Our recent project to create a batch of flavors was our most challenging project to date.
It started when we were looking at the White Rabbit Candies at our local supermarket.
A childhood staple, the soft, sweet milky flavor of the candies triggers a nostalgic feeling for everyone who grew up eating them.
We bought a pack and while eating them, a sudden thought came to us.
"What if we made a White Rabbit fortune cookie?"
Making new flavors is not new to us, we've made all kinds of flavors for previous seasons, like the good ol' classic matcha and strawberry cookies. But White Rabbit candy was something we never considered before. Where would one even start? Why stop at White Rabbit candy? Why not make other candies into cookies? Little did we know that these sweet little white candies were leading us straight into a deep rabbit hole.
WORKING WITH THE WORLD'S STICKIEST TAFFY
Anyone who has tried these candies will know that it takes a good minute for them to soften in your mouth before they melt. The hard, unforgiving texture of these candies made it very very difficult to work with. The first challenge was trying to turn these candies into something we can incorporate into our fortune cookies.
Our first attempt was to melt the candies in a double boiler like chocolate and see if they melted into a soft gooey consistency that we can dip the cookies into.
After half an hour, the temperature was high enough and the candies melted into a hard, sticky, dense, bubbling goo. The texture was like semi-dry molasses.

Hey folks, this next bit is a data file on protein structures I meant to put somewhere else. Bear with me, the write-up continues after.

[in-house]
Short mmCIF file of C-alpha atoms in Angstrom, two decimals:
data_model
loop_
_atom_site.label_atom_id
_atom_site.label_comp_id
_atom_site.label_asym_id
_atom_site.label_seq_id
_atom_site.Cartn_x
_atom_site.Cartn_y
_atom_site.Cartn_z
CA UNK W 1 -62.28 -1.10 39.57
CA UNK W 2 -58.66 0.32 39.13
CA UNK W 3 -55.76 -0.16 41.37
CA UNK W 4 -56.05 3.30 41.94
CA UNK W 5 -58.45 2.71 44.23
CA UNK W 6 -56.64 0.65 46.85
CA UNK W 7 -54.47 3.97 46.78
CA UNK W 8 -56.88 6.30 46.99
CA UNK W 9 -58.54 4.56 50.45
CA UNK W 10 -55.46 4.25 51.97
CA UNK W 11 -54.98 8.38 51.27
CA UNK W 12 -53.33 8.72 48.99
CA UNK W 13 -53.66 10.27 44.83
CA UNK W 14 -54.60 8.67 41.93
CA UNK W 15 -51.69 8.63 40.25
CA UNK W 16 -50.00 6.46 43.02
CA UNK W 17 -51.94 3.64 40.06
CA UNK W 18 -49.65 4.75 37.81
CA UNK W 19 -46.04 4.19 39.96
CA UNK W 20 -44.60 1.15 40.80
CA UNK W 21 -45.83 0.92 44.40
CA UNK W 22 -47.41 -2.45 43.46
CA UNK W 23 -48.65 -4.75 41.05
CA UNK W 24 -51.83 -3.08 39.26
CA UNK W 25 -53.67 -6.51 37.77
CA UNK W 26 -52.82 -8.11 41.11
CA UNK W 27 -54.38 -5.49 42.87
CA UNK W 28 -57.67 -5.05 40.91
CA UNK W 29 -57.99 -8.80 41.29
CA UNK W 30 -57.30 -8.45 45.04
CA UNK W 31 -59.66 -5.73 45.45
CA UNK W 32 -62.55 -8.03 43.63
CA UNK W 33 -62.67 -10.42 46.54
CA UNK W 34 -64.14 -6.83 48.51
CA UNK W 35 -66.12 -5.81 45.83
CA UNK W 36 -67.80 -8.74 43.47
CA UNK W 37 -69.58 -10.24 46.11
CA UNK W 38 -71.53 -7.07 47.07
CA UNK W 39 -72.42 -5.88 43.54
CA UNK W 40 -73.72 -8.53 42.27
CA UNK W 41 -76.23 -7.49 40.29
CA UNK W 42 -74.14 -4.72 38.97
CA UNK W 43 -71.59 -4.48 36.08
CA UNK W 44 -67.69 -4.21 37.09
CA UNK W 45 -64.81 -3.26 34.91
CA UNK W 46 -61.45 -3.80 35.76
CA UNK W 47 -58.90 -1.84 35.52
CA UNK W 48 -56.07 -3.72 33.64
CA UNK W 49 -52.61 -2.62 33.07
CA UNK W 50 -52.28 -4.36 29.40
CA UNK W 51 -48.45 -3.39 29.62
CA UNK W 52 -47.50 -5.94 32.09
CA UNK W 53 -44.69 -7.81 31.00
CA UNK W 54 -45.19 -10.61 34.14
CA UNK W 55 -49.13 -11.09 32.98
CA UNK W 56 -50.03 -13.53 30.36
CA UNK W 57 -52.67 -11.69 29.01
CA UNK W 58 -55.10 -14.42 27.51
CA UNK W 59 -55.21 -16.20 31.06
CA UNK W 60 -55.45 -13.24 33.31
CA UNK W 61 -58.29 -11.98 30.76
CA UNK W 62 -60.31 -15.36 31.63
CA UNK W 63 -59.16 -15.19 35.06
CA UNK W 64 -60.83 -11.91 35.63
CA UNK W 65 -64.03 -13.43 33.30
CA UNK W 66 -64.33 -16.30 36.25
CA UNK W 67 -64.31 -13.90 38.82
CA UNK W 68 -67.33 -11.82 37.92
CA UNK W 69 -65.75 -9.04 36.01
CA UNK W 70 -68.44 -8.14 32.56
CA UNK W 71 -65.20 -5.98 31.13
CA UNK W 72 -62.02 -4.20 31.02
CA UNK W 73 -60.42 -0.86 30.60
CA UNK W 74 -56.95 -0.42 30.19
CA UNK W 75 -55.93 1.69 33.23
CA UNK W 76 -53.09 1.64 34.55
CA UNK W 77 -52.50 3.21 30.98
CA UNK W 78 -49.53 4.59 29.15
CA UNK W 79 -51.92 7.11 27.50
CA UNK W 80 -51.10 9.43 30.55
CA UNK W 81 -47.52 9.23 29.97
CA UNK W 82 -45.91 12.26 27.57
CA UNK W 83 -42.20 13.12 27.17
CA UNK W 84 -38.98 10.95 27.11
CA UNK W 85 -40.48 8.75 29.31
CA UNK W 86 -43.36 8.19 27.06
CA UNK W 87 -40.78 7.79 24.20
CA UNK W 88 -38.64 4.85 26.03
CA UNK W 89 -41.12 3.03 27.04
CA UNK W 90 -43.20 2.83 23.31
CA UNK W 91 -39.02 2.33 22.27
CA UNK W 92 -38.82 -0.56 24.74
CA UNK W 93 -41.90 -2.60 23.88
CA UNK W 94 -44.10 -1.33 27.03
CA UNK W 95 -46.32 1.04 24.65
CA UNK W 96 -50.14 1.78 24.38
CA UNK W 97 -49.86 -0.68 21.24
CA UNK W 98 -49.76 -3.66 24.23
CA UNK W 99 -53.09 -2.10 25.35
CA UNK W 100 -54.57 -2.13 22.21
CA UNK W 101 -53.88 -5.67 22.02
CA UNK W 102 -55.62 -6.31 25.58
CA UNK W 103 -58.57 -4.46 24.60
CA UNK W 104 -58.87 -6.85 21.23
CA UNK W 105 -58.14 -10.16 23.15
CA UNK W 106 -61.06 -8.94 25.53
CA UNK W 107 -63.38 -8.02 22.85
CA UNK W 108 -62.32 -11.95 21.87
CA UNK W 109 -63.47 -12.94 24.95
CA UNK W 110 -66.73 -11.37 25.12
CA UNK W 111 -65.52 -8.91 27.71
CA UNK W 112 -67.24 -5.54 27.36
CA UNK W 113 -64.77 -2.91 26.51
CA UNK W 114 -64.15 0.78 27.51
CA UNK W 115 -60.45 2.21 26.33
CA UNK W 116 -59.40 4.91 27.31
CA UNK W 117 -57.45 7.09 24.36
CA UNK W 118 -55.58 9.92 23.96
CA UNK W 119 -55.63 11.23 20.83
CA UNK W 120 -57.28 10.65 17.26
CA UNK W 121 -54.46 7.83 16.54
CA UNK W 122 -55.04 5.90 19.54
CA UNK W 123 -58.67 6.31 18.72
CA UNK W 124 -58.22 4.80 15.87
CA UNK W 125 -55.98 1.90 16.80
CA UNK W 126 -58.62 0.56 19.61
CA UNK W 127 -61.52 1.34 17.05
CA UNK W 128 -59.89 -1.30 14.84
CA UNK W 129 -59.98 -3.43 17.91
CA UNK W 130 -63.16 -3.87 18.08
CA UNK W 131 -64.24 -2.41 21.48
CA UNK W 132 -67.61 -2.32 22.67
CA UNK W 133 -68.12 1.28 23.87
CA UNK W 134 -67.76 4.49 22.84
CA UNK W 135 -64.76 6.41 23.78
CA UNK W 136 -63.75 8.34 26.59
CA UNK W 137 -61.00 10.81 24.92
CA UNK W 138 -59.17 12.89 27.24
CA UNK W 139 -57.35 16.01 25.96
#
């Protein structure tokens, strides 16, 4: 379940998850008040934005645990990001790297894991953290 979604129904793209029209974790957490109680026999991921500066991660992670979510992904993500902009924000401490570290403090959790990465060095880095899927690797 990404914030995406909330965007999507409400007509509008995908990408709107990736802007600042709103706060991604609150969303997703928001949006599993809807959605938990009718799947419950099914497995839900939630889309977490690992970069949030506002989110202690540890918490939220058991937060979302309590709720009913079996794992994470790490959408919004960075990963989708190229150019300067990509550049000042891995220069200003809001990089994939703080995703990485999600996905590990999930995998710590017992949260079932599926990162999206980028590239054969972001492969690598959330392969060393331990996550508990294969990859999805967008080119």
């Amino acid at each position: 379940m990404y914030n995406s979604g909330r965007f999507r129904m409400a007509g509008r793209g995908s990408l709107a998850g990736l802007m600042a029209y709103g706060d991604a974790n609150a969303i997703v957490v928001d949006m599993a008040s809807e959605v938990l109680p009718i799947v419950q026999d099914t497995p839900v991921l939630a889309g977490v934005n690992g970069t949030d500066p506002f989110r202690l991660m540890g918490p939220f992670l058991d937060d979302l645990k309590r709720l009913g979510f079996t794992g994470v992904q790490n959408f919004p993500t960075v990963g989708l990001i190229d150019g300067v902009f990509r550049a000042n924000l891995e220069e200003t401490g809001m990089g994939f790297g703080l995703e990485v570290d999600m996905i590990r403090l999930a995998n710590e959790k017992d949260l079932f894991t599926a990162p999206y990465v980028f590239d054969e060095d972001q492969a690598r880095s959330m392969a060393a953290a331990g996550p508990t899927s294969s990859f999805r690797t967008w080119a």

Most definitely not what we were looking for.
We tried again, but this time we added some cream to soften the texture. It seemed to work but now the problem was it wouldn't set properly after cooling. Instead of a nice shiny finish, it was a soft gooey mess. We tried again with less cream but the texture was too hard to dip cookies into. It was extremely frustrating and our hands were getting tired from unwrapping candies.
After many attempts melting it, we decided to try another method. We started by freezing the candies with dry ice to get them into below-zero temperature, and then while they're rock-solid we crushed them into fine powder with a stone mortar.
A little bit extreme but it worked!
The only drawback was that this process took hours as we couldn't do it in large batches, everything had to stay frozen.
After powderizing the candies, we quickly coated the cookies with it and finally we had a White Rabbit candy coated fortune cookie.
To add an extra touch, we stenciled little blue rabbits on each cookie.
Overall it came out really well! The White rabbit candy definitely adds that chewy taffy texture and milky flavor that we all grew up loving.
For our next attempt though, we will definitely try to make the candy from scratch and make one with a texture that can be dipped in.
What other flavors would you like to see? Are you a fan of White Rabbit Candy?